Constantijn Huygens wrote to Leeuwenhoek about root trees

December 17, 1685

This letter is known only from its inclusion in Leeuwenhoek's Letter 64 (AdB 109, v. 7 p. 360) of 24 August 1688.


I have never tired of praising your indefatigable assiduity in the investigation of mysteries to which only a few of our Forefathers gave any thought, and which will serve as a light and a spur to many of our descendants, to dig out ever more profound truths. To this end, You, Sir, are nowadays on a fine path, from which you should not lightly deviate; so great is the result of the first start of all things, as You are becoming increasingly aware.

I do not know whether you have ever had any knowledge of the planting of Trees the other way about, so that the roots grow in the air into branches. I refer to Lime Trees. Up to now my Gardeners have not succeeded in achieving this. But my spokesman is far too distinguished to allow me to doubt it. This was, a few years ago, the Elector of Brandenburgh, when he was here with his second Electress, both of whom quite seriously confirmed to me a multitude of experiments with such root-trees that they have in their domain, excelling in breadth beyond the usual plants. My Son Van Zeelhem, having been since then in those parts with His Highness, also declares himself a witness of this.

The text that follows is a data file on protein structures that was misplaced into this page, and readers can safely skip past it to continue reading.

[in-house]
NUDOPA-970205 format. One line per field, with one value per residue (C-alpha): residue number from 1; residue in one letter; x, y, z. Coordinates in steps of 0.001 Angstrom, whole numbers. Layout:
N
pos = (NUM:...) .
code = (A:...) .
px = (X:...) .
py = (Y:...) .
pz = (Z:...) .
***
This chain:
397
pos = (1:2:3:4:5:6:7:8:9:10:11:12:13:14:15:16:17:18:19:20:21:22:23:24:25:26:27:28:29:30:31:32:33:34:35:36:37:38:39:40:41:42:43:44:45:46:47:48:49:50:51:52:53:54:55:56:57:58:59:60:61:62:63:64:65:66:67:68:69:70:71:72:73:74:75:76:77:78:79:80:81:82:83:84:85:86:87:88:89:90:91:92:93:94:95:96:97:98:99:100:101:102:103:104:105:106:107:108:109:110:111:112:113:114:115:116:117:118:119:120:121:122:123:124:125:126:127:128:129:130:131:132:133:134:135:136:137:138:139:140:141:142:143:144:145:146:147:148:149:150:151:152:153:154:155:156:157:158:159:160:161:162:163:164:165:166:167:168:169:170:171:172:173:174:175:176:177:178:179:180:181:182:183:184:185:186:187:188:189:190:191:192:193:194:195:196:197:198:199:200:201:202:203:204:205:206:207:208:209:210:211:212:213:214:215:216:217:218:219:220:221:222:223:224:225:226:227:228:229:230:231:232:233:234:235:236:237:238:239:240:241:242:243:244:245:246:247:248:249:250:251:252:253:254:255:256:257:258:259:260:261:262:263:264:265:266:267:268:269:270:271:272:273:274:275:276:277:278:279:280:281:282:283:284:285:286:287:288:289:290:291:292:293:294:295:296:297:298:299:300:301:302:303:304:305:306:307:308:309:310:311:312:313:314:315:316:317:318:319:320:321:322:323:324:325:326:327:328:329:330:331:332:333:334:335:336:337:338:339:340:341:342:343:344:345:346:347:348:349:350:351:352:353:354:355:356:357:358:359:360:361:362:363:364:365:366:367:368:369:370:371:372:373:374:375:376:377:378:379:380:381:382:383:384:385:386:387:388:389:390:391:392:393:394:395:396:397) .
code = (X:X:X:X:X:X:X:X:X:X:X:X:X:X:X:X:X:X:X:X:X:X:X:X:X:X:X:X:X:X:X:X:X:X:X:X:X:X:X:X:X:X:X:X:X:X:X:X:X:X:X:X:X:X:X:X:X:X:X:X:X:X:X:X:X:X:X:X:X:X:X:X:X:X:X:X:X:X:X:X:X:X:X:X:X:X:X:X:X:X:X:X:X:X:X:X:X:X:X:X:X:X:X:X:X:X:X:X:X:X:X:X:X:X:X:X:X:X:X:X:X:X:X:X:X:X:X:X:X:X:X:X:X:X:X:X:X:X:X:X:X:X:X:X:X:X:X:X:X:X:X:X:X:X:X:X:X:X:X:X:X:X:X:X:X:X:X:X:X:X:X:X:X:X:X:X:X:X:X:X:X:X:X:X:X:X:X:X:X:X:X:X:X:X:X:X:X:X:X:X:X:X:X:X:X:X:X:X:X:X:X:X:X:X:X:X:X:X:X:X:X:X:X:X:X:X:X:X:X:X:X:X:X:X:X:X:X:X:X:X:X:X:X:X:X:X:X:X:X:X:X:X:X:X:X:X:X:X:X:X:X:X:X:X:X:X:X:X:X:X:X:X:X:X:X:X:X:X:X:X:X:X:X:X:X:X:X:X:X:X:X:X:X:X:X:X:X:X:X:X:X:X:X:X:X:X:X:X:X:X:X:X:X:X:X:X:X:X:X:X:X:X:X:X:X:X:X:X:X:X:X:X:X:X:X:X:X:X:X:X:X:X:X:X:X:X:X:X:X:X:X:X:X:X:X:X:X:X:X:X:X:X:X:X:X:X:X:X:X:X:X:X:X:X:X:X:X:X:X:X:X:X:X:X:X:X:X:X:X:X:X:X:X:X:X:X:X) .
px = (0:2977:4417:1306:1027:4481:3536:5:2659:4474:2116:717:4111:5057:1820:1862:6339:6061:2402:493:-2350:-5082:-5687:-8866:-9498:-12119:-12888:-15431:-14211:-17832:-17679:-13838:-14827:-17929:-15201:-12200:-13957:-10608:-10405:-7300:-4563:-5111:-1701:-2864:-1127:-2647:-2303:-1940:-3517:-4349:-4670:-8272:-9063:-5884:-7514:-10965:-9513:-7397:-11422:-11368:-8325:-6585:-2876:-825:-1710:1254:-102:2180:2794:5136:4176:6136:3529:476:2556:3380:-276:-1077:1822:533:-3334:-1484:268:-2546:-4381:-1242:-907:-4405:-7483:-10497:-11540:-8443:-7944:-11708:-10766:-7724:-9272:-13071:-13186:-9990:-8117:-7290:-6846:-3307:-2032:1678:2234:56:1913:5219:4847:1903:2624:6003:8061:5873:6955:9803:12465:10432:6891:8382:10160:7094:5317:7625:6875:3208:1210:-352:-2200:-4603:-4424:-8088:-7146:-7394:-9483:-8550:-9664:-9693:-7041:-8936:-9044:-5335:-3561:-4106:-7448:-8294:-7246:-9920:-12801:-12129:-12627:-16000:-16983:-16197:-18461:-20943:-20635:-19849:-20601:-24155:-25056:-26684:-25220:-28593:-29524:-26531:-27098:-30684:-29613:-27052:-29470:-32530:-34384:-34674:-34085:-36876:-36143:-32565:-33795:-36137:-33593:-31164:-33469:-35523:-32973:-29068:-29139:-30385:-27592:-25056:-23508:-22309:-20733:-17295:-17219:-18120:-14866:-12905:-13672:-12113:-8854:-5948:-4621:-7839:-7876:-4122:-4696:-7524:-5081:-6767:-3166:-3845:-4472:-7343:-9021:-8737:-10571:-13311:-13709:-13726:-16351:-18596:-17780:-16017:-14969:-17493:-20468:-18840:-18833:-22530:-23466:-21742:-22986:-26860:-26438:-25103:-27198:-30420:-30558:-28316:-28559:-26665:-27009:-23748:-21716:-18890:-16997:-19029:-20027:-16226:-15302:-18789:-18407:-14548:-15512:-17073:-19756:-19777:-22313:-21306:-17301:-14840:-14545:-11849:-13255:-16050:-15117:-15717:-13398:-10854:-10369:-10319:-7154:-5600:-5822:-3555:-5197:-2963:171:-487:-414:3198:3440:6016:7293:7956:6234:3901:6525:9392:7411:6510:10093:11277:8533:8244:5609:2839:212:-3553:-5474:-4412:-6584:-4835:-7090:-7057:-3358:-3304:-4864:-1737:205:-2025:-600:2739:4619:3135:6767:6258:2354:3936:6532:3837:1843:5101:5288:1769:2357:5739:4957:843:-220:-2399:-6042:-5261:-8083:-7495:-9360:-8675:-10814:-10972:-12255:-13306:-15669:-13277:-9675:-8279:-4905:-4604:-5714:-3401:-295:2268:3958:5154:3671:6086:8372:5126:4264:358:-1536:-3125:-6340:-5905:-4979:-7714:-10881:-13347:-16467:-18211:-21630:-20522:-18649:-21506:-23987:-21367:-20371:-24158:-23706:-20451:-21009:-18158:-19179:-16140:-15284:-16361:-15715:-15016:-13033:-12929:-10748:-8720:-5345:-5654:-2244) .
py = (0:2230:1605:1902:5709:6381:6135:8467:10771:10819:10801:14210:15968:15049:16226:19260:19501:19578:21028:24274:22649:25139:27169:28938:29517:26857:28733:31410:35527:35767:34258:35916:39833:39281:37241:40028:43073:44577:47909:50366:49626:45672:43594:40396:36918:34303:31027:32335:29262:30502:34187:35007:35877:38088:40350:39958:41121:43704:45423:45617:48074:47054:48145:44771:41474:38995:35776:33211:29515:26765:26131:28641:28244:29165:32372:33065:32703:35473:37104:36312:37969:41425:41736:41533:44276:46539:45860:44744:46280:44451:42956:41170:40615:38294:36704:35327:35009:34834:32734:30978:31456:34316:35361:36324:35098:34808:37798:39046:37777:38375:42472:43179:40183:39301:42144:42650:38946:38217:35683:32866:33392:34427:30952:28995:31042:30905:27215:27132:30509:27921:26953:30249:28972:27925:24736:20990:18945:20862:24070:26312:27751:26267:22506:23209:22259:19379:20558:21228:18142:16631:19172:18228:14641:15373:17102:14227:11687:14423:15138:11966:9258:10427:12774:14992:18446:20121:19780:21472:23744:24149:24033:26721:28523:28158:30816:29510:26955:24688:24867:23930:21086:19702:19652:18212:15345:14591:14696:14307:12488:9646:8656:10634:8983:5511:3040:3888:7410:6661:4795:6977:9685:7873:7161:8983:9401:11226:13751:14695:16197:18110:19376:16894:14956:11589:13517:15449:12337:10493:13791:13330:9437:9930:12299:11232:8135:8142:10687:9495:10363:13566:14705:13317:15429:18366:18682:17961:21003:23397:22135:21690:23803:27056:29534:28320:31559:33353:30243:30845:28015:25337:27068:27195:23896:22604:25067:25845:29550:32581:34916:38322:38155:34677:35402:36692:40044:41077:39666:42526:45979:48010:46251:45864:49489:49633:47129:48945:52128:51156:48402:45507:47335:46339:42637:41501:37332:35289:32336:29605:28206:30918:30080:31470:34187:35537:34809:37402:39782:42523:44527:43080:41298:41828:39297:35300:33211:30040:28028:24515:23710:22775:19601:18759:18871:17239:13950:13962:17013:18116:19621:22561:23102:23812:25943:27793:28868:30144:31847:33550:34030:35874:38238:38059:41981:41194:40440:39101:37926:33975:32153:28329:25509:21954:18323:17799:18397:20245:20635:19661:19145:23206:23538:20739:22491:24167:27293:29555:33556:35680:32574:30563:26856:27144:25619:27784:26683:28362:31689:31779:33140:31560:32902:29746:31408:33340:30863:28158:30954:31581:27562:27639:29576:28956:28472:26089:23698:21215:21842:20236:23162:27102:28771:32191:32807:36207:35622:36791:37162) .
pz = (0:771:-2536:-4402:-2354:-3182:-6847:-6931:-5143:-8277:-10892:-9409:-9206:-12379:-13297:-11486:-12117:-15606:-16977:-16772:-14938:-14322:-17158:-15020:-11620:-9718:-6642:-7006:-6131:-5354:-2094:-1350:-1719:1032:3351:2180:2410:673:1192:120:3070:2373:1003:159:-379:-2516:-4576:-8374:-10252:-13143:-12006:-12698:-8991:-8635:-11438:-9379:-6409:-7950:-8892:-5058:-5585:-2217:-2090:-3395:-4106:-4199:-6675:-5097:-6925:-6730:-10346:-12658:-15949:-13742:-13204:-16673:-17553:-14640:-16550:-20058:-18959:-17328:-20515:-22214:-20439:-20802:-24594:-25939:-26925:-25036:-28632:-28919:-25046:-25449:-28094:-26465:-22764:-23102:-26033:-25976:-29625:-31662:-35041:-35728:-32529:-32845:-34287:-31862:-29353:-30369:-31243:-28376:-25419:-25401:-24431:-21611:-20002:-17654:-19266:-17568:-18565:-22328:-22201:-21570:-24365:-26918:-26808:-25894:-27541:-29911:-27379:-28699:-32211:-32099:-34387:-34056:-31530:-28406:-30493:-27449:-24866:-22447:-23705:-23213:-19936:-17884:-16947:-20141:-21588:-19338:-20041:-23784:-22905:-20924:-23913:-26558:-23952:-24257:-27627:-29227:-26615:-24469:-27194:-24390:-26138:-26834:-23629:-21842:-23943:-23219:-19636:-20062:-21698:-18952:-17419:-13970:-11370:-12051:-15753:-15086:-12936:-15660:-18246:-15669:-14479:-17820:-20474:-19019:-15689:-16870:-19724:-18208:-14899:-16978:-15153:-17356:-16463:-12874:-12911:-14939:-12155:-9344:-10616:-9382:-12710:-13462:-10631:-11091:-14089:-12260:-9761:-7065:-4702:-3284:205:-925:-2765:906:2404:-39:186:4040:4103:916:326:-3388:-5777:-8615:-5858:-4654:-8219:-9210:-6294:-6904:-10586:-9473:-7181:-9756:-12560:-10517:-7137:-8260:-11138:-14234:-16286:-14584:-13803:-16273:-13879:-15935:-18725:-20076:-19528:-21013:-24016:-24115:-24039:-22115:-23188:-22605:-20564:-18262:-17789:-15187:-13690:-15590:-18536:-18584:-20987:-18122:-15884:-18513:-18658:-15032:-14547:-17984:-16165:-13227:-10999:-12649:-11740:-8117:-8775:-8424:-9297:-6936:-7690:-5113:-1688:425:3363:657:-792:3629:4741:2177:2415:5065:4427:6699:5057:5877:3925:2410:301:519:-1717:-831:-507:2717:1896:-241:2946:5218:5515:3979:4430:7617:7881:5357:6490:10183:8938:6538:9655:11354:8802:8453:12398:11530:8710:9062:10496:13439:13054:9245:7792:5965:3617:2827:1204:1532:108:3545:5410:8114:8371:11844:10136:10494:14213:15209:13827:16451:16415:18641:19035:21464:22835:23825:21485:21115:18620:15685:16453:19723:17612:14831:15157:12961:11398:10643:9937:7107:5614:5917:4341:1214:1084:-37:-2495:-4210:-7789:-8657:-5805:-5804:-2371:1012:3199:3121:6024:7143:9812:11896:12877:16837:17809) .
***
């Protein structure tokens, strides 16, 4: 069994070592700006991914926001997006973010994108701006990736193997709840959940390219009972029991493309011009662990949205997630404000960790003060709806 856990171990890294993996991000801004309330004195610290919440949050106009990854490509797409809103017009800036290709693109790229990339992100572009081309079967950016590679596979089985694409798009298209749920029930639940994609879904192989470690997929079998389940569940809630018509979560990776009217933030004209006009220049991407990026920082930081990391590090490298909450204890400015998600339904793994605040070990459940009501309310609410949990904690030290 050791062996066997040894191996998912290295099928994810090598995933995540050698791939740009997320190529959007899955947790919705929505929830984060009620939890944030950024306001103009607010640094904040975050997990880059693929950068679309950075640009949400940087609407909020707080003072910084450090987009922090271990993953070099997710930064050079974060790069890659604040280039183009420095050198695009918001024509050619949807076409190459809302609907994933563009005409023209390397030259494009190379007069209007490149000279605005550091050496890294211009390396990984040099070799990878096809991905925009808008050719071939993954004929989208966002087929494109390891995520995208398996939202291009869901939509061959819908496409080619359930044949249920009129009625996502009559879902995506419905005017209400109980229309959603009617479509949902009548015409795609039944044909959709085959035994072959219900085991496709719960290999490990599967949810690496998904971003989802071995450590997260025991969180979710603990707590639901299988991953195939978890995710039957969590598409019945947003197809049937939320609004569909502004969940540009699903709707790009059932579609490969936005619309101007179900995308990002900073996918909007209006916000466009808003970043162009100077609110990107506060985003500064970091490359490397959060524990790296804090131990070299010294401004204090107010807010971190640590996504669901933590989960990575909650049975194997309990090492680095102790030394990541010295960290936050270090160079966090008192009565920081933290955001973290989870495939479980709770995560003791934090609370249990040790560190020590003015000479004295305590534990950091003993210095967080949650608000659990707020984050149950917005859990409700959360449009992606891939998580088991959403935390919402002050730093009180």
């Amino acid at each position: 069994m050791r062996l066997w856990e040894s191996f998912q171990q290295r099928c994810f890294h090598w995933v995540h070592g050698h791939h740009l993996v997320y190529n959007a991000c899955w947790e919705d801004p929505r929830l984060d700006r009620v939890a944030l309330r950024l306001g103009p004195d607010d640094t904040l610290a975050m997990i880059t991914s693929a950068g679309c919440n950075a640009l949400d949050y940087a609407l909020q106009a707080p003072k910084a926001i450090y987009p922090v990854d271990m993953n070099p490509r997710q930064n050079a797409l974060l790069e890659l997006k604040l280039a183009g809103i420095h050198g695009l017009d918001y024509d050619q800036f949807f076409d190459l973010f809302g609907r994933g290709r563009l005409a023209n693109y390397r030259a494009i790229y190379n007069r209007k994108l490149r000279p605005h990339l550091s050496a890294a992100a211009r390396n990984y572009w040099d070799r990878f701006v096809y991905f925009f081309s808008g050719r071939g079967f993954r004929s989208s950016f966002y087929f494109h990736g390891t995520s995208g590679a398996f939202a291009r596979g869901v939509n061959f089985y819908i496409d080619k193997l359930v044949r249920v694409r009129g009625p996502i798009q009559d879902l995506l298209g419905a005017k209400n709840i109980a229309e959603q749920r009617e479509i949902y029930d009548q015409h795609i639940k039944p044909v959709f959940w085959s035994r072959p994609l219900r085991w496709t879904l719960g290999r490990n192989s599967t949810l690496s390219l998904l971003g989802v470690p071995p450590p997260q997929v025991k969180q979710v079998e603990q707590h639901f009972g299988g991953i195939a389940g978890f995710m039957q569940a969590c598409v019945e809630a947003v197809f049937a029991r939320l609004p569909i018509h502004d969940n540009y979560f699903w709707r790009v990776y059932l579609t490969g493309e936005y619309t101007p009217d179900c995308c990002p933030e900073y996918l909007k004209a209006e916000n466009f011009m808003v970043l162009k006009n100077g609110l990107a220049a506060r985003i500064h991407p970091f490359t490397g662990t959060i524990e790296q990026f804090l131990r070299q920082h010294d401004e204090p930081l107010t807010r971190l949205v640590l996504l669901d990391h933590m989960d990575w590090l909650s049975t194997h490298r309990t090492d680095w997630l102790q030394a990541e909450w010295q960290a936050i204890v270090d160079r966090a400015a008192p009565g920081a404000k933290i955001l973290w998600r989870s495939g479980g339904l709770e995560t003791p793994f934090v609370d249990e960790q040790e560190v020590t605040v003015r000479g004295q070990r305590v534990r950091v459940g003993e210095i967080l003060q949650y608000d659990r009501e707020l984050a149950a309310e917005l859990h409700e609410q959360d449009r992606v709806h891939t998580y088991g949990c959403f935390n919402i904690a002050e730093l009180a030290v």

Your discourses on the plants of Trees and Herbs have reminded me again of this. You might let your thoughts go over it, and reflect how it might be made to correspond to what You may discover in the laws of Nature so widely known to You.